Sorry, When It Comes to Parenting, Orange Isn’t the New Black

Dear Mr. Dad: My girlfriend has had a drug problem since I’ve known her. She was clean while pregnant with our daughter, but started up again right after the birth. She was in and out of our daughter’s life for the first two years, disappearing for long stretches of time, and spent the past two years in jail. Because of my ex’s drug problem, I was given sole legal and physical custody. A few weeks ago, she got out of jail and suddenly wants to be super mom. Given her history, I’m skeptical. I’m also torn. On one hand, I think our daughter, who’s now four, and her mother have a right to a relationship with each other and I want to support that. On the other hand, I’m afraid that she’ll start using again and will land back in jail, leaving our daughter disappointed and confused again. I wonder whether making a clean break would be the best thing for everyone. What do you suggest?

If your daughter’s mother is drug-free and doesn’t pose a danger to your daughter or herself, I think that making a clean break would be a big mistake. Your daughter, like most children, sees herself as equal parts you and her mother. And she’s probably worrying that one day she’ll end up like her mom, doing bad things, getting arrested, and spending time in prison. I’m guessing she’s a very frightened little girl. In her mind, it doesn’t matter what her mom has done; she loves her very much. Keeping her from seeing her mom will make things worse.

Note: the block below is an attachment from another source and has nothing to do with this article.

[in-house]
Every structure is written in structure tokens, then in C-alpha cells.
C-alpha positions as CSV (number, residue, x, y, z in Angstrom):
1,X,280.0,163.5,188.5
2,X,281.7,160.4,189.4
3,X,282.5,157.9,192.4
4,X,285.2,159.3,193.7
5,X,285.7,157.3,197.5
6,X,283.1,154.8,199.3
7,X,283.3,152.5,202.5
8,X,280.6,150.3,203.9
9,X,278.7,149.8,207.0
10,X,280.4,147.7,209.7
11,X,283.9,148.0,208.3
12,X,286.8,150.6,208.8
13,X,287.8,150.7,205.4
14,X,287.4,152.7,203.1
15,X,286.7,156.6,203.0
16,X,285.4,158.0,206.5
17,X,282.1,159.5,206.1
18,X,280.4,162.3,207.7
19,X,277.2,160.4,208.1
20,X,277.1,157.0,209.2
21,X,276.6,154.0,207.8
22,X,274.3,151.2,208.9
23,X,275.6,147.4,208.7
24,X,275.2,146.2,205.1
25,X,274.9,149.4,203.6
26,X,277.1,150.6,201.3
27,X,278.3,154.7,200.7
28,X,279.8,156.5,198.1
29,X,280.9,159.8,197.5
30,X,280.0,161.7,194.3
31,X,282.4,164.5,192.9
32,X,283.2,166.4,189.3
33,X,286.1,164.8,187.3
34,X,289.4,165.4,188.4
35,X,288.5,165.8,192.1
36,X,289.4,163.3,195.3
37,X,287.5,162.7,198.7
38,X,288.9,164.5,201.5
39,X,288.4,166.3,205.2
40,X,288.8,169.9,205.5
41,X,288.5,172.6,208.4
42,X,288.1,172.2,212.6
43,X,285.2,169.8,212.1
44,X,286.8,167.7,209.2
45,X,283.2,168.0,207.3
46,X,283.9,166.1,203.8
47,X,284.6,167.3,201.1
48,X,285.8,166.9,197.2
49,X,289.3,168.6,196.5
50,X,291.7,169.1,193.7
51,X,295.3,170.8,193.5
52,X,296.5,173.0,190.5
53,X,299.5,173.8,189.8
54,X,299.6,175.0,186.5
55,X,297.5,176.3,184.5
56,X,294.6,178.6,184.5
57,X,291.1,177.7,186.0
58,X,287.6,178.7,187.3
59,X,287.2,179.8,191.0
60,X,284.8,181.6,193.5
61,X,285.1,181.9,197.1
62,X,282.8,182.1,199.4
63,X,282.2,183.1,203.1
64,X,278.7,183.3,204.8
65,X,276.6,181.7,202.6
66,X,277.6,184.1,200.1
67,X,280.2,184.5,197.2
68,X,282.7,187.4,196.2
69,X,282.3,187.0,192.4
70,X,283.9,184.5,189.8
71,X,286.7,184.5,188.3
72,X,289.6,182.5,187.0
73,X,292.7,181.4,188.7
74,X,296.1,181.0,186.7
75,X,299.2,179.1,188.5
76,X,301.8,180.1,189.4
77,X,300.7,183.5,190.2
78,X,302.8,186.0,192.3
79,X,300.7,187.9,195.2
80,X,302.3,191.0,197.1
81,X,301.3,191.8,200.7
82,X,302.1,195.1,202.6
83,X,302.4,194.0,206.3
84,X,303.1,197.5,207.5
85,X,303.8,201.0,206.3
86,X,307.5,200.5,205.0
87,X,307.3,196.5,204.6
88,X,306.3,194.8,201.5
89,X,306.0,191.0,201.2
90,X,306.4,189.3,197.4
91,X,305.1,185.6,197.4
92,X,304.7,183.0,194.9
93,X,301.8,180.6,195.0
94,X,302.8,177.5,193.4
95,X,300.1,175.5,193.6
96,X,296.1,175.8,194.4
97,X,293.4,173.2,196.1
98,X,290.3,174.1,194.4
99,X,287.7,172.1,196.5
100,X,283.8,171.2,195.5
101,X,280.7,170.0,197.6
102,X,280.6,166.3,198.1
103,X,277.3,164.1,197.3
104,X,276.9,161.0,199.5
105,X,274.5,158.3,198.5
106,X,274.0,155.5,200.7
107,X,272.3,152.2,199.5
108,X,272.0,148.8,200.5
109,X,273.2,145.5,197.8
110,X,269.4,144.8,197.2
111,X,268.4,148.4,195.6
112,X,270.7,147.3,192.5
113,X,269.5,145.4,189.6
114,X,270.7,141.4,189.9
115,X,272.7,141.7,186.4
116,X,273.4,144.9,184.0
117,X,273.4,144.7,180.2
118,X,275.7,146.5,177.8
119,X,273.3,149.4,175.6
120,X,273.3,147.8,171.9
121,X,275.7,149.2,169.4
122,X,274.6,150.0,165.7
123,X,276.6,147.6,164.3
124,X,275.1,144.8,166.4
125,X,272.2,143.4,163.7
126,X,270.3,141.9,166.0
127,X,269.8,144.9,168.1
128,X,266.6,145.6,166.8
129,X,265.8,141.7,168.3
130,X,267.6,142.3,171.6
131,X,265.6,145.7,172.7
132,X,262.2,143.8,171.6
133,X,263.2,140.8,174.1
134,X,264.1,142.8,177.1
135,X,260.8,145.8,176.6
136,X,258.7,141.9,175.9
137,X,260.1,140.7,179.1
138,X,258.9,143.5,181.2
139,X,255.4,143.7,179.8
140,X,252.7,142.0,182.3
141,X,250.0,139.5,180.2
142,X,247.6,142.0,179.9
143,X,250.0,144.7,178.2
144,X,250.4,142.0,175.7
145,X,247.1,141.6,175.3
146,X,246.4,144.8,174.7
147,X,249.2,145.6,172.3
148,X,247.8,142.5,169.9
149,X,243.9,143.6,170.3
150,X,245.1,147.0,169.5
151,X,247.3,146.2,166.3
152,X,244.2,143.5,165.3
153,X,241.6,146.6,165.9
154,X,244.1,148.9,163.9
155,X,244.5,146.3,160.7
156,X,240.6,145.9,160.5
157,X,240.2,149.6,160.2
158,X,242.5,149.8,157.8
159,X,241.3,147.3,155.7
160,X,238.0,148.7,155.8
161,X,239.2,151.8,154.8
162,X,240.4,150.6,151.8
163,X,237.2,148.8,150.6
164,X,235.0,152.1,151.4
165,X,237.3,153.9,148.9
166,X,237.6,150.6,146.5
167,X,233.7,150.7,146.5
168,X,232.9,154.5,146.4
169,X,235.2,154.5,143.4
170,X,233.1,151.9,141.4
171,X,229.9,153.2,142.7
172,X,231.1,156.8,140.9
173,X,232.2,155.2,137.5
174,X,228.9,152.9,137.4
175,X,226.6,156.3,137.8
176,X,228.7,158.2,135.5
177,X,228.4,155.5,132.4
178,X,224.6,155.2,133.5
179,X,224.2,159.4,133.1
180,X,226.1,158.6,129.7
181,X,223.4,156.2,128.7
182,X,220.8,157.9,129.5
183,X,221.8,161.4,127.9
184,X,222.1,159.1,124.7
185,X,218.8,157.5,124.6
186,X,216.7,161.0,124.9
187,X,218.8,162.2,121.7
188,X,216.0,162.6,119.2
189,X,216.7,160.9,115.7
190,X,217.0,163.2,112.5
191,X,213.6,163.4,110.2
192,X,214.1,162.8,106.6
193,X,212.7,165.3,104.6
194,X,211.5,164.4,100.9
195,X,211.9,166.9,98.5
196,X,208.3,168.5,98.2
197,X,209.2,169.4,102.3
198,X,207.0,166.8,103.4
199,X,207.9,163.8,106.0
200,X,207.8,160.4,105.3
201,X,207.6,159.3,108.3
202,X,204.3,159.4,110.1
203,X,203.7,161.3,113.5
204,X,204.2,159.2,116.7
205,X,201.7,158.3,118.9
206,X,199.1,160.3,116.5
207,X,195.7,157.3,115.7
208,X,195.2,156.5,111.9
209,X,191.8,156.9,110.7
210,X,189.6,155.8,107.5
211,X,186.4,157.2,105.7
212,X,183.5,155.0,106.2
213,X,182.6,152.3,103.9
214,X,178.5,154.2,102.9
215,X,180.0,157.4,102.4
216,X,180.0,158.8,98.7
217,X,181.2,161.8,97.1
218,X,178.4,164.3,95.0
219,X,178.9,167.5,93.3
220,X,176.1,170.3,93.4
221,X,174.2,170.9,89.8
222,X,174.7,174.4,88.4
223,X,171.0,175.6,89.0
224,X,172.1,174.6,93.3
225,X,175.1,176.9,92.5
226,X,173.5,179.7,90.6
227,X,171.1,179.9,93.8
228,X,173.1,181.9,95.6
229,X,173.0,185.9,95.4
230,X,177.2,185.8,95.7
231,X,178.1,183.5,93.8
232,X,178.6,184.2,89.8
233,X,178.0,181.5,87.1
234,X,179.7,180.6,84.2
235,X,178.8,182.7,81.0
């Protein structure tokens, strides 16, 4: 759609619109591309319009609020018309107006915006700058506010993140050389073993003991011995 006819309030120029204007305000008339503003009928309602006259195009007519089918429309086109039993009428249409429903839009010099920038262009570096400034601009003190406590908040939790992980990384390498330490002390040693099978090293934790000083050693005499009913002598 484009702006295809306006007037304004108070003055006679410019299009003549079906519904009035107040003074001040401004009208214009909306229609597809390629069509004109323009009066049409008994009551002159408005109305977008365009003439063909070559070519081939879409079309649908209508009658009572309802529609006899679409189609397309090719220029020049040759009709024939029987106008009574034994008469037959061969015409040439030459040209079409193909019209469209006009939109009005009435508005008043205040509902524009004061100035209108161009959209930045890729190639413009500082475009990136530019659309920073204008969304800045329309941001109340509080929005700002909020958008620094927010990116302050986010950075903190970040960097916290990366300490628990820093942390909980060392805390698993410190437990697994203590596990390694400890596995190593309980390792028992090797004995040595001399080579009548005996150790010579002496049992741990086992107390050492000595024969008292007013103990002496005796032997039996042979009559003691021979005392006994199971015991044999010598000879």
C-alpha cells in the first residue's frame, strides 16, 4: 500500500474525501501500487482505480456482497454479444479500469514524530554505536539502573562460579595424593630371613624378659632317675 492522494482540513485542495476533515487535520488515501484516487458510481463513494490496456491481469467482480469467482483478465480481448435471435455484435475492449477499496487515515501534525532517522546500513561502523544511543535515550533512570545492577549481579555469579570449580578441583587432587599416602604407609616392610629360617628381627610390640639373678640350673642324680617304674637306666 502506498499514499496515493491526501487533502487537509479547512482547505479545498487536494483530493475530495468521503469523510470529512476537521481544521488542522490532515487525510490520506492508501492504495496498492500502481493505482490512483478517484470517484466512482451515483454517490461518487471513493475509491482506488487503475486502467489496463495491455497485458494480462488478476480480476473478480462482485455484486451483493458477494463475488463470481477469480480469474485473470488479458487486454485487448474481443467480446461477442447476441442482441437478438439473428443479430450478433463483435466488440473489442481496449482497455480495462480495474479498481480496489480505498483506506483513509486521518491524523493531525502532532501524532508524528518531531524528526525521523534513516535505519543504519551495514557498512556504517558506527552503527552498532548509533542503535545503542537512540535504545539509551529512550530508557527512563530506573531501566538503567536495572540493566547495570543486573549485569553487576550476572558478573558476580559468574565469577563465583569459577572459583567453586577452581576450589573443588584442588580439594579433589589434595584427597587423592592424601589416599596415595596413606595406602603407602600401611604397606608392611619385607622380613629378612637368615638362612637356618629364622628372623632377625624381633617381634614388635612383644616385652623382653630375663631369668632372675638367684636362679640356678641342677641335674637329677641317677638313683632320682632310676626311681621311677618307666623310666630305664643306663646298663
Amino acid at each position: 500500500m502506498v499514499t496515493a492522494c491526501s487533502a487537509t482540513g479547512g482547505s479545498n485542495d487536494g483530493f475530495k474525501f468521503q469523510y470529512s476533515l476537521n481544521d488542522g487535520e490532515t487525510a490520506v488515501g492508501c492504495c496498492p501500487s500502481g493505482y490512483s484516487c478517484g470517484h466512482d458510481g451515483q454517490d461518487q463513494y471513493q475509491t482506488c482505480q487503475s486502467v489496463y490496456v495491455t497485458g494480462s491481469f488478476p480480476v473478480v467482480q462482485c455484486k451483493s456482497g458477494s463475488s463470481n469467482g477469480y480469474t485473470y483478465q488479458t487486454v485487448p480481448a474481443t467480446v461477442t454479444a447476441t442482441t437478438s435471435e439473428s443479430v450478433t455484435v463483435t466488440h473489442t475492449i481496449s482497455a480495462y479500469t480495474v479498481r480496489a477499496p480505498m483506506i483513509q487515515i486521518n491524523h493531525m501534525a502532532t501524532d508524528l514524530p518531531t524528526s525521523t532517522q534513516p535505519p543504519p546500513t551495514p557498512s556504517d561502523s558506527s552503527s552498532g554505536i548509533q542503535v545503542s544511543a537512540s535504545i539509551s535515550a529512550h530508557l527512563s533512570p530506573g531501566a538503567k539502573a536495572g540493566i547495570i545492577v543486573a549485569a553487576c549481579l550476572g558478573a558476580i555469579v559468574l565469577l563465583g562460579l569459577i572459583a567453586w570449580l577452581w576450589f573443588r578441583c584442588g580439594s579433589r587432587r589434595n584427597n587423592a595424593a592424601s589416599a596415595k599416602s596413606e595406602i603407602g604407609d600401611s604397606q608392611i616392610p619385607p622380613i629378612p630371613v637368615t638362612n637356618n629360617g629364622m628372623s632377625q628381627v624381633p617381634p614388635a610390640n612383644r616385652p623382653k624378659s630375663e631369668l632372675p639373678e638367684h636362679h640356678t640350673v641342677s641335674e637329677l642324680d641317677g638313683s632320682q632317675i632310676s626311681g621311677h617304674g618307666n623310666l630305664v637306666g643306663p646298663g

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Drive Carefully: The Life You Save Could Be Your Own or a Loved One’s

safe drivingAccording to the National Safety Highway Traffic Safety Administration (NHTSA) the period between Christmas and New Year’s typically has one of the highest rates of impaired driving fatalities.

Fatalities related to drunk driving are 100 percent preventable and the spike in buzzed driving around the holidays is especially alarming.

Some stats:

  • In 2014, 9,967 people were killed in alcohol-impaired driving crashes. These alcohol-impaired fatalities accounted for more 31% of the total motor vehicle traffic facilities in the United States.
  • Alcohol-impaired drivers were involved in 37% of traffic fatalities during the Christmas holiday period and 44% of traffic fatalities over New Year’s – making the winter holiday seasons one of the deadliest times to be on the road.
  • Buzzed driving can cost around $10,000 in fines, legal fees and increased insurance rates.

Remind your readers to ring in the New Year safely and plan ahead and designating a sober driver before they go out this year. Here’s how you can help spread the word: